The Louisiana State Museum has placed what is considered to be the oldest video of New Orleans and Mardi Gras on display.

The black-and-white footage from 1898 shows a parade, watched by smartly-dressed people lining the streets and crowding the balconies - not so different from today's partygoers, although perhaps rather more reserved.

The footage, found at the Eye Filmmuseum in Amsterdam, is part of an exhibit marking the 150th anniversary of the Rex Organization, which organizes one of Louisiana's largest Mardi Gras parades.

Mardi Gras - French for 'Fat Tuesday' - is a traditional day of excessive eating and partying ahead of the somber season of sacrifice to follow in the Catholic calendar.

In New Orleans, festivalgoers wear and toss beads - known as "throws" - from the streets and balconies in the historic French Quarter.

Dillard University assistant professor of history Dr. Eva Baham said the video showed that the traditions of marching bands and people lining the streets had not changed in over a century, although it indicates that only later did people start throwing beads.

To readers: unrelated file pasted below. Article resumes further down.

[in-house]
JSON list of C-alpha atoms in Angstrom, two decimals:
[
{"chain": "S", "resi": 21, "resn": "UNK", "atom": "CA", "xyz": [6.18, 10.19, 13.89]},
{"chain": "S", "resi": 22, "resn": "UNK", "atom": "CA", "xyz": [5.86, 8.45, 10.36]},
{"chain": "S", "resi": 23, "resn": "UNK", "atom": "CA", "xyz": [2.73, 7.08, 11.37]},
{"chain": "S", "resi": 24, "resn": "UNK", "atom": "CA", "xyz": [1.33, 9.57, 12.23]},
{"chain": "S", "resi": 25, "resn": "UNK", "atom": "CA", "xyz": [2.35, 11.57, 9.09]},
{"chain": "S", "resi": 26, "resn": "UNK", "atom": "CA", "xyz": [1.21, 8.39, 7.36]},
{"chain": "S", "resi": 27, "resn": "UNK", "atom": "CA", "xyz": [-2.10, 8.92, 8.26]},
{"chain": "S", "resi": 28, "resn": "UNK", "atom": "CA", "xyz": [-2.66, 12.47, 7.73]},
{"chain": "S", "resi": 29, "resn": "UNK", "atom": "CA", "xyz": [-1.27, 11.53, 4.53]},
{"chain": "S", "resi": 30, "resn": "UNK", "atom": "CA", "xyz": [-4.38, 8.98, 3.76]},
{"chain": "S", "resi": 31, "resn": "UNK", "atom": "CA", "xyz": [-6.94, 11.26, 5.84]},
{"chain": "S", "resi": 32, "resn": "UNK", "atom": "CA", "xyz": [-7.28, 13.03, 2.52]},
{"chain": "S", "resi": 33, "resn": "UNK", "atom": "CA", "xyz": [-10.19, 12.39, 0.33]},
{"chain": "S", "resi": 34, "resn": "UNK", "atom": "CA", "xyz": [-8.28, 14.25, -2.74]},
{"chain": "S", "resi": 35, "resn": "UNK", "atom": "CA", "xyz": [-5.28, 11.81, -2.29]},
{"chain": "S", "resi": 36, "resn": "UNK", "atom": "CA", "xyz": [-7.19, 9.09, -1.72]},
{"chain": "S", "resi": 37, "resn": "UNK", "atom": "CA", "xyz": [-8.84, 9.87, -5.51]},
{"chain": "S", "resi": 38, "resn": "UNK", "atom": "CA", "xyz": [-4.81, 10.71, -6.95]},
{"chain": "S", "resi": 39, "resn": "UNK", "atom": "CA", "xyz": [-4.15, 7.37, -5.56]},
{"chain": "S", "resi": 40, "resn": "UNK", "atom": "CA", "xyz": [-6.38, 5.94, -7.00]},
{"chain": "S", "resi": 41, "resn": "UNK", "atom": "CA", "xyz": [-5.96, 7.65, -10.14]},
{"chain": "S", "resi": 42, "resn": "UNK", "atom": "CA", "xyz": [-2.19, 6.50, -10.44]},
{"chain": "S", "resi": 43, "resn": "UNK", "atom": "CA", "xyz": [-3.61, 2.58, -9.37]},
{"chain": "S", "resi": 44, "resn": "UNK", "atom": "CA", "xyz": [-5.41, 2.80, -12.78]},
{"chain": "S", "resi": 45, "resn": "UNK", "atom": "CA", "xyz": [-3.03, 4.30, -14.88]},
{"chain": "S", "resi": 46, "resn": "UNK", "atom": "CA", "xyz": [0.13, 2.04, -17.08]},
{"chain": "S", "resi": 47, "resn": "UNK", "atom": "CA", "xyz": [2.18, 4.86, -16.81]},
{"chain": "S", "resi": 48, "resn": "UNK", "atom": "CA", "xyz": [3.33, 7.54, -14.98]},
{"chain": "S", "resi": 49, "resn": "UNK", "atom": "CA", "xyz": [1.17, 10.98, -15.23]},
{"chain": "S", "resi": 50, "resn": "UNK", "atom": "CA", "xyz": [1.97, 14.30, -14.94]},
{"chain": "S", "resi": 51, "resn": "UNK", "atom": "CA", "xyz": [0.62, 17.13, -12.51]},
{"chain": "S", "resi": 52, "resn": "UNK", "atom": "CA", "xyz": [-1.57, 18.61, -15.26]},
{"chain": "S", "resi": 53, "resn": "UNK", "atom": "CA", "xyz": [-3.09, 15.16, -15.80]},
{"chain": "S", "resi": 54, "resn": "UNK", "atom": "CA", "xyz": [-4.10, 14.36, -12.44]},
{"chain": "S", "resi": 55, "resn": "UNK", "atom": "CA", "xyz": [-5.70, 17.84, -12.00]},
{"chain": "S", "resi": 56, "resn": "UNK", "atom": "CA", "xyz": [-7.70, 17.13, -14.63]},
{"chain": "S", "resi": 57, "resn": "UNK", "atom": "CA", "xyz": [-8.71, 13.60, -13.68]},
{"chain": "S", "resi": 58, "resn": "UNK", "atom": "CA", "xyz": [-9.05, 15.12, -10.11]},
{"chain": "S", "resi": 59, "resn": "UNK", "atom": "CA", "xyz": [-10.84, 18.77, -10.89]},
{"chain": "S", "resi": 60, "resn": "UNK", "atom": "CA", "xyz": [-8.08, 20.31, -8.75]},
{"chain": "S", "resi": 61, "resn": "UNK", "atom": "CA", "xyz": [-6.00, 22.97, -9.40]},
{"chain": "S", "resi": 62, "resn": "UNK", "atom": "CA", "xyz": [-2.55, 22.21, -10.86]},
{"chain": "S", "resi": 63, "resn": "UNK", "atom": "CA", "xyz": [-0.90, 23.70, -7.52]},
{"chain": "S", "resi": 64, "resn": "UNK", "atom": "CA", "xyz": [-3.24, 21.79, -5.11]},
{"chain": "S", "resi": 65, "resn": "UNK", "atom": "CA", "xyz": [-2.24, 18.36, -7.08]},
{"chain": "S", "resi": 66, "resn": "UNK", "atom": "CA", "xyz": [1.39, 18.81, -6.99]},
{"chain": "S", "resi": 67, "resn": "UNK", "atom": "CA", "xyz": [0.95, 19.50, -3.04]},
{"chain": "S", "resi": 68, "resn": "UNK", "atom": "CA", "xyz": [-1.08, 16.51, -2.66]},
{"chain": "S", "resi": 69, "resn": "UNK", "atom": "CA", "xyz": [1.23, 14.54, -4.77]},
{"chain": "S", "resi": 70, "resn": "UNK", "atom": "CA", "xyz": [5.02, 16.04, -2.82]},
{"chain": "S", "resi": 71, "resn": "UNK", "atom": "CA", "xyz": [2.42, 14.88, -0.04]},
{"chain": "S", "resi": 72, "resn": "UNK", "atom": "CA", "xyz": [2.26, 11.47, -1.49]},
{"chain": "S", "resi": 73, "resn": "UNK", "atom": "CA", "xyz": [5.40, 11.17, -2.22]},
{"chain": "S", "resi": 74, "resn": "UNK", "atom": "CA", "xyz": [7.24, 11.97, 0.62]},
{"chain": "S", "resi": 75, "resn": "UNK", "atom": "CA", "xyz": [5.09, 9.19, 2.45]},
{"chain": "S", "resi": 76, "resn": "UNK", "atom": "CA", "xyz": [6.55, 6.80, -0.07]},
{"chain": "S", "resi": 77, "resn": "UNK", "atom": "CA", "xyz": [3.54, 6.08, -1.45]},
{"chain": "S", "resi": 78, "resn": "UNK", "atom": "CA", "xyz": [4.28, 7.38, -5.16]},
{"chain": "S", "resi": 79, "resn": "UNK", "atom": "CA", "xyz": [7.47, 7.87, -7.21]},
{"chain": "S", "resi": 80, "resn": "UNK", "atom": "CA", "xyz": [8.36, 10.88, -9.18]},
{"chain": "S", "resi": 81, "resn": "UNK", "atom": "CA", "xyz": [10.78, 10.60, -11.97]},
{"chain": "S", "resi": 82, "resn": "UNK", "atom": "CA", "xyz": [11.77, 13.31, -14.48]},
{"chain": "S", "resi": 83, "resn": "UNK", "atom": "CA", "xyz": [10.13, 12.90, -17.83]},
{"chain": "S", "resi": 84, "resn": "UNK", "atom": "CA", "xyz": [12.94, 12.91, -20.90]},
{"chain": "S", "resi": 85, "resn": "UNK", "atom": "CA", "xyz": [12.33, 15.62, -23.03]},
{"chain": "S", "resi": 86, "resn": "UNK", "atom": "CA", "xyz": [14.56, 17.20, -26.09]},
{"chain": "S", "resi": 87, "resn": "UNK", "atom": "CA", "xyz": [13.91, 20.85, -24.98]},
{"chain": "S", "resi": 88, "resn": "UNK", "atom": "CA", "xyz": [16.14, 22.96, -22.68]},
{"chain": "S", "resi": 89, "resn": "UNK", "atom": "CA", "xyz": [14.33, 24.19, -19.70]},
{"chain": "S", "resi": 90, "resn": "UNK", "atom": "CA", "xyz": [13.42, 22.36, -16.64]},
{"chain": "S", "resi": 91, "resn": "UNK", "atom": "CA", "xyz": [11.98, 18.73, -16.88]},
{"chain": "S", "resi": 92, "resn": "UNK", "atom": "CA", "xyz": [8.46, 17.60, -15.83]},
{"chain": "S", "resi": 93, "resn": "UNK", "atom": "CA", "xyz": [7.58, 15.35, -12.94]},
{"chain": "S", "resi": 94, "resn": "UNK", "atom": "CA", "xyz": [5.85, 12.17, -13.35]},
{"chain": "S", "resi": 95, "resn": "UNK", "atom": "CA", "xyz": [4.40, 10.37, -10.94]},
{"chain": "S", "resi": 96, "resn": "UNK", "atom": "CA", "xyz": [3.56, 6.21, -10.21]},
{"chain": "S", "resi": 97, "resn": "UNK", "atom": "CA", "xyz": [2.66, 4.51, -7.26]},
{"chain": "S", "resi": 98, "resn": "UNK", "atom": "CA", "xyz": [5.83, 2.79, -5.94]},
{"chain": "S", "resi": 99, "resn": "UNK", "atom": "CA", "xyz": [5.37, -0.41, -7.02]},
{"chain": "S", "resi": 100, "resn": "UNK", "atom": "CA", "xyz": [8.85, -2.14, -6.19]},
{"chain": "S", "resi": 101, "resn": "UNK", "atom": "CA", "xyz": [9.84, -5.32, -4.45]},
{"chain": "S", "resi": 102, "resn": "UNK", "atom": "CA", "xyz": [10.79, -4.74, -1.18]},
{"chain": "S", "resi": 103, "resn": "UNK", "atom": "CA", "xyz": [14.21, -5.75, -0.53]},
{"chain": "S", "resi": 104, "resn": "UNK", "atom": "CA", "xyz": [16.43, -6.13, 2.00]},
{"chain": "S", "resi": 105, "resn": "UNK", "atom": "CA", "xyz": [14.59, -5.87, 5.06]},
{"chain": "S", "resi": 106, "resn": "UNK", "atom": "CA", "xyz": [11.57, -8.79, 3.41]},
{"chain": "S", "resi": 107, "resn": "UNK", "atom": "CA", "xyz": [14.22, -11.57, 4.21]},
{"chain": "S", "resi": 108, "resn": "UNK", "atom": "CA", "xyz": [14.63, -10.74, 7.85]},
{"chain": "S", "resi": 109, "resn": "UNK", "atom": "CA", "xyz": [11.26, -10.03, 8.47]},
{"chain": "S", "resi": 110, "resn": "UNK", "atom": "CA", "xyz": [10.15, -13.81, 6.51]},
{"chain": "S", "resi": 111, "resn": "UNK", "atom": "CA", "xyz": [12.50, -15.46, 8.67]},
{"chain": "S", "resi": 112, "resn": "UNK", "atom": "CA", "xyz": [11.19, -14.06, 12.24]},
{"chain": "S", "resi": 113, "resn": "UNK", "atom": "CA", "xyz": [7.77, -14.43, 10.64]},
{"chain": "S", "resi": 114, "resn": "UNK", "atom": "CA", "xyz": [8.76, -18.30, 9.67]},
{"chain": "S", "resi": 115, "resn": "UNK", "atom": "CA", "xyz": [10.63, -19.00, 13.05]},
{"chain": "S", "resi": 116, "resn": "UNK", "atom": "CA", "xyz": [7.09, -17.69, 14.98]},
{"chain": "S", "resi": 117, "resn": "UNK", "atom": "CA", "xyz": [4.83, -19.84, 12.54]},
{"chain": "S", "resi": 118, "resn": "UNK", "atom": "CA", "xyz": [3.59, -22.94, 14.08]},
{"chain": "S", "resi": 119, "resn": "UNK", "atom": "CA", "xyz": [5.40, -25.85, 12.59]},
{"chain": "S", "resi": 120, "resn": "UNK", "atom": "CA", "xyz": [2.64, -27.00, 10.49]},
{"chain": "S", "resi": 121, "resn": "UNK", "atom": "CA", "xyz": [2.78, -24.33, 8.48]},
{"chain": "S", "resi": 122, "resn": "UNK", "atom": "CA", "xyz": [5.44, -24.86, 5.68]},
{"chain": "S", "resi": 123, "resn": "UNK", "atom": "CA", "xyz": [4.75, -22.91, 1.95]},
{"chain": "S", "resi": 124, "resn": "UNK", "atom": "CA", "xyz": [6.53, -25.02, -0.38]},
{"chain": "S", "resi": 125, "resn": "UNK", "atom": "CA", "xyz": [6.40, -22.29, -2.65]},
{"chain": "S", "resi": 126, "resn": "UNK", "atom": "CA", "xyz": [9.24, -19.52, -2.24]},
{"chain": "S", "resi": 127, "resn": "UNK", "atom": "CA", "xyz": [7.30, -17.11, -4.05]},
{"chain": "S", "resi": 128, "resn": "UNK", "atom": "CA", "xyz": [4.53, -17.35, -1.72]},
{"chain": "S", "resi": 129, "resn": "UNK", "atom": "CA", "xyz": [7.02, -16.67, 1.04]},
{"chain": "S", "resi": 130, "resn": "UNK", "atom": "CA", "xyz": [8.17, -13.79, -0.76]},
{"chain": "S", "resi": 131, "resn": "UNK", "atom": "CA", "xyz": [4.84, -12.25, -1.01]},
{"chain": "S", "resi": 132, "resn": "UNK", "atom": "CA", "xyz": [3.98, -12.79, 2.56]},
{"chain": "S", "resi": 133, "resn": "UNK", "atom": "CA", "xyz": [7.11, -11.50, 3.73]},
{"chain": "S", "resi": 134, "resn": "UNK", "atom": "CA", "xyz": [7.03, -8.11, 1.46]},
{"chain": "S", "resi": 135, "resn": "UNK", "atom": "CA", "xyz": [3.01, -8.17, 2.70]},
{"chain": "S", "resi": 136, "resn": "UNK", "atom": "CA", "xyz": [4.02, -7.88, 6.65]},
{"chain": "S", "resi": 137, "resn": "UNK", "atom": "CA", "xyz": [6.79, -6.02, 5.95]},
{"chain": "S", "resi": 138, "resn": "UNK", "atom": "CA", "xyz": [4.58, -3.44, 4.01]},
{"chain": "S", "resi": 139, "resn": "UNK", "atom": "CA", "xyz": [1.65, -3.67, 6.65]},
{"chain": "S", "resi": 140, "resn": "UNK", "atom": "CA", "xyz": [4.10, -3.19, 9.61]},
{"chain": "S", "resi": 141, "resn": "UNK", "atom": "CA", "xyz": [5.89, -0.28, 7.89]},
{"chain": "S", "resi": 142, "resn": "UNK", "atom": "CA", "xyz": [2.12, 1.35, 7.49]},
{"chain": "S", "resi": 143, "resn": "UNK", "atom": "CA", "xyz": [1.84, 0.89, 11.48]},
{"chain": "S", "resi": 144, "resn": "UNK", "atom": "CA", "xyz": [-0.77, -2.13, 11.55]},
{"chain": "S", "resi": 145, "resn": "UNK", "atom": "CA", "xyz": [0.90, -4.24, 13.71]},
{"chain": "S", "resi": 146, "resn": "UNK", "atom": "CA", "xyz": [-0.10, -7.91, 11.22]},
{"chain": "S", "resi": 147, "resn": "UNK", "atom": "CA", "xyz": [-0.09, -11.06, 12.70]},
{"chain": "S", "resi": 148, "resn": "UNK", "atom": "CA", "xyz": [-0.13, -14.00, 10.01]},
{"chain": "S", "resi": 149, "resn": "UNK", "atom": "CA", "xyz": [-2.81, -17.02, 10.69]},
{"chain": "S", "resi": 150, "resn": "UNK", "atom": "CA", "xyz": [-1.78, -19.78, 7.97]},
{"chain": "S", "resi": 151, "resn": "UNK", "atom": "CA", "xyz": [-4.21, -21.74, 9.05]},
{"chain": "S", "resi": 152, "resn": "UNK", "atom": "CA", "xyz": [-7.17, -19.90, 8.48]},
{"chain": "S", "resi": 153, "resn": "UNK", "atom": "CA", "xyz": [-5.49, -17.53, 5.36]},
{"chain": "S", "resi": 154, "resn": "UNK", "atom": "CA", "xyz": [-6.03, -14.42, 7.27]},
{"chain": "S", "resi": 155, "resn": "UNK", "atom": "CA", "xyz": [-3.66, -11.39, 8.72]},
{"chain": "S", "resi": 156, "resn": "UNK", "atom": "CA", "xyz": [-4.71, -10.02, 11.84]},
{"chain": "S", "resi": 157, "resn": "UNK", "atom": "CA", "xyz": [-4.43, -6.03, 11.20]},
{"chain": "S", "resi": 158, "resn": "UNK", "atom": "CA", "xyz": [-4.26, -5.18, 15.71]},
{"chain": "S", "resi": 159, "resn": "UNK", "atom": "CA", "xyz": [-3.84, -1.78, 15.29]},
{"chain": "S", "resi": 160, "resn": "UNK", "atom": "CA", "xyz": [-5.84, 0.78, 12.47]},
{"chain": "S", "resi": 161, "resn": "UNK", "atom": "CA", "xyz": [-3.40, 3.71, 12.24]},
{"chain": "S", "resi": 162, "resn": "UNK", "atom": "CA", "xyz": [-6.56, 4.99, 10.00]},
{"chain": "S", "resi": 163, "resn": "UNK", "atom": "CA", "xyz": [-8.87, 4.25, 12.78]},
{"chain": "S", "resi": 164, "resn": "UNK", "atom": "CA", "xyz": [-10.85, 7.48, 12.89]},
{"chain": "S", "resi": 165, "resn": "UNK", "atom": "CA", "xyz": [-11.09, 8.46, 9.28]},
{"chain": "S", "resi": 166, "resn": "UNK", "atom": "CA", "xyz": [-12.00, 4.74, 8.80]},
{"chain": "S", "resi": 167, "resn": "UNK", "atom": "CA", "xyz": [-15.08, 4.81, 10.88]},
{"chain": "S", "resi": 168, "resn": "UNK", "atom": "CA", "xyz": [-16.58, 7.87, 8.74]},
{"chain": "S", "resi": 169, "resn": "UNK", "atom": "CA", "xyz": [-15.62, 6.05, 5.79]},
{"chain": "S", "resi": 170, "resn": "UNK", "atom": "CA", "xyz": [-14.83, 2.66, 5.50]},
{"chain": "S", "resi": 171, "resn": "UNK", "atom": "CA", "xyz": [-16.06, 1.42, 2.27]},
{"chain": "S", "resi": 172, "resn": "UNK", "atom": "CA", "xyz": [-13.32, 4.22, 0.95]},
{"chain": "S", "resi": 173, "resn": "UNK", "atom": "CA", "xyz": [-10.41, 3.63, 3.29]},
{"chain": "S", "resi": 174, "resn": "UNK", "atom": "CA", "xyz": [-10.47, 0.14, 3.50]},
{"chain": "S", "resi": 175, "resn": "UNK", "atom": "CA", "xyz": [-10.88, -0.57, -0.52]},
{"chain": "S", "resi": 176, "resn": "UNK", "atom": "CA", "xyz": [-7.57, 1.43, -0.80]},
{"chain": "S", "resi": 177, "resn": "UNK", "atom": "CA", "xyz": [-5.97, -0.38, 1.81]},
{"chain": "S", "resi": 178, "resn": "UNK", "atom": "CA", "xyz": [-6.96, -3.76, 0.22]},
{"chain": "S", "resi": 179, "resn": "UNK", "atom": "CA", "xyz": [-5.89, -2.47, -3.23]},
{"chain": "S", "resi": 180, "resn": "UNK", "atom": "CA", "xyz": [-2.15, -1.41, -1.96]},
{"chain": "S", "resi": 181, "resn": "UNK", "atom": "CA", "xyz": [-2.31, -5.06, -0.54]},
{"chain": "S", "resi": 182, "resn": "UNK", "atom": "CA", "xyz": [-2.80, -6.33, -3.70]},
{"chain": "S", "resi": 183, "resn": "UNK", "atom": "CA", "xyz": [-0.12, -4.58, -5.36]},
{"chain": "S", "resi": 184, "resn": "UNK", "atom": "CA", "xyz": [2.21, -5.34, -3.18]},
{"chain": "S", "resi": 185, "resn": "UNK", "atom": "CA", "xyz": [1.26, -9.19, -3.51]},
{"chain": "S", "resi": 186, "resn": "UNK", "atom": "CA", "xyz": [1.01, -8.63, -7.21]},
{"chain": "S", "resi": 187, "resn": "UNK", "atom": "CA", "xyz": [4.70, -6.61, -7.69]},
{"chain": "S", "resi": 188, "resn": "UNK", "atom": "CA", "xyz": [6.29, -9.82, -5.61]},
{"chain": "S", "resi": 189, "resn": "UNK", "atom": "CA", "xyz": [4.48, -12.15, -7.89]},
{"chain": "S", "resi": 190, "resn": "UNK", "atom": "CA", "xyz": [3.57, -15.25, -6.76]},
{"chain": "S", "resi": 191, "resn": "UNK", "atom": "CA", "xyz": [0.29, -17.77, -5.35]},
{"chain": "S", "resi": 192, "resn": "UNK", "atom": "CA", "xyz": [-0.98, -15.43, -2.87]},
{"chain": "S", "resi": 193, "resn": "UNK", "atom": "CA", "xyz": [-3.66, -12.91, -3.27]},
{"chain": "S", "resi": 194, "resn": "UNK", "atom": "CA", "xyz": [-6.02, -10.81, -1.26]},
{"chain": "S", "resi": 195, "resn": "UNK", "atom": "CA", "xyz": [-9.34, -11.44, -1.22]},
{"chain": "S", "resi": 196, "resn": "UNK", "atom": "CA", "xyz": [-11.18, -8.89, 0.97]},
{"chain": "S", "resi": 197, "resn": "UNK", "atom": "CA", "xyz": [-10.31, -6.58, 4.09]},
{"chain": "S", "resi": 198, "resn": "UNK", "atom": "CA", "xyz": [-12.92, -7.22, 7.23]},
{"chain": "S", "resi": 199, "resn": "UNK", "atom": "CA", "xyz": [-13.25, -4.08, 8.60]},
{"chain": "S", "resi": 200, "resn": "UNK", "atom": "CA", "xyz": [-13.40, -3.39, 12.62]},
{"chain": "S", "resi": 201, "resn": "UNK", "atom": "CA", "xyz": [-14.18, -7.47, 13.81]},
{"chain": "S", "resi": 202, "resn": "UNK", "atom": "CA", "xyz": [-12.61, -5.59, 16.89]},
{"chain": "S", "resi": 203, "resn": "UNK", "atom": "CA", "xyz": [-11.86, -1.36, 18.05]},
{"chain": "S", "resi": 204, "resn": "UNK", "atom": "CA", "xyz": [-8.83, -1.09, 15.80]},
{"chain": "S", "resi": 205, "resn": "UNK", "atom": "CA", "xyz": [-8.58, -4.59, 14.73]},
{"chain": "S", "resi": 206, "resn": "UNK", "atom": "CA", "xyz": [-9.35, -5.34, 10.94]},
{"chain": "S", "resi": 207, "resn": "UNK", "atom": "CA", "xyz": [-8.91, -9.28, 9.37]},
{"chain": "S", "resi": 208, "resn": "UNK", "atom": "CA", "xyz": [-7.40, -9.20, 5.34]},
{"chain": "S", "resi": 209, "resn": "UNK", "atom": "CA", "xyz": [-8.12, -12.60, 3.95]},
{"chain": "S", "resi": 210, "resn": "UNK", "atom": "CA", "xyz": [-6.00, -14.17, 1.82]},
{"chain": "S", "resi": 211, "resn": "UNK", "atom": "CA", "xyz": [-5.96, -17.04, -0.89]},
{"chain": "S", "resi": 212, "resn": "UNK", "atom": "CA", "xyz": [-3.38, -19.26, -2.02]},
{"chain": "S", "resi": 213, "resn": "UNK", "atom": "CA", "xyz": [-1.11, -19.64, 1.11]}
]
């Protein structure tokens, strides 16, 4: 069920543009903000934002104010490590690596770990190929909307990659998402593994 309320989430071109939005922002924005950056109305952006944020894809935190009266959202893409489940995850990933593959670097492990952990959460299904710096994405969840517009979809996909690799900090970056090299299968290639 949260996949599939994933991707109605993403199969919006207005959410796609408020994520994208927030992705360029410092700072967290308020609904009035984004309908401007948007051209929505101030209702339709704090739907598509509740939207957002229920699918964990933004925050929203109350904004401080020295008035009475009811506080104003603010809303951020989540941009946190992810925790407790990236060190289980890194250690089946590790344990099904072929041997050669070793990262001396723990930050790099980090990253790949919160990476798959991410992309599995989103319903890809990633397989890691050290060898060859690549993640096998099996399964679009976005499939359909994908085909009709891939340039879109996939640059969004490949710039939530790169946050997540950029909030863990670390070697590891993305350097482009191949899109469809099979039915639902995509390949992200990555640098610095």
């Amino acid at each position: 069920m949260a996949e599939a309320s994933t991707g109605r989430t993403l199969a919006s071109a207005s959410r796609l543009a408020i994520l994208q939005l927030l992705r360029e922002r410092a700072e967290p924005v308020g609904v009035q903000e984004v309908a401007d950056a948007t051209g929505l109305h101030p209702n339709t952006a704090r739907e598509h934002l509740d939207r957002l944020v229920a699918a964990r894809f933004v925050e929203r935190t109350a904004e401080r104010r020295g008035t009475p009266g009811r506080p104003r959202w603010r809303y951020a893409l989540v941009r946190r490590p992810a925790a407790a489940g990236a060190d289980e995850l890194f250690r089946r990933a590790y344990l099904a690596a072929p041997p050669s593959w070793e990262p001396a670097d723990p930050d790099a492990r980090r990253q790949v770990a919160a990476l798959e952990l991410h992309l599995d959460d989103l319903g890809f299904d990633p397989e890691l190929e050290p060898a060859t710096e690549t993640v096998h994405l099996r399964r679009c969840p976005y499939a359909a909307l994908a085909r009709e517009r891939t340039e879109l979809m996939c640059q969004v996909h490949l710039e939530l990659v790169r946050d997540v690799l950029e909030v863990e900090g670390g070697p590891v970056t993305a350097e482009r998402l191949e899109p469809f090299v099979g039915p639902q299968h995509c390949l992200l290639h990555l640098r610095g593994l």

Baham said the footage provides evidence of many New Orleans customs at that time, including dressing up to go to Canal Street.

She pointed to the role more marginalized people played in helping the elite with both the parade and their lives, something that still continues to this day.

"You'll see all of these same groups of people involved in putting on what is often referred to as the greatest free show," said Baham.

Mardi Gras is celebrated on Shrove Tuesday, the day before Ash Wednesday and the start of Lent, a period of reflection and abstinence on the Catholic calendar.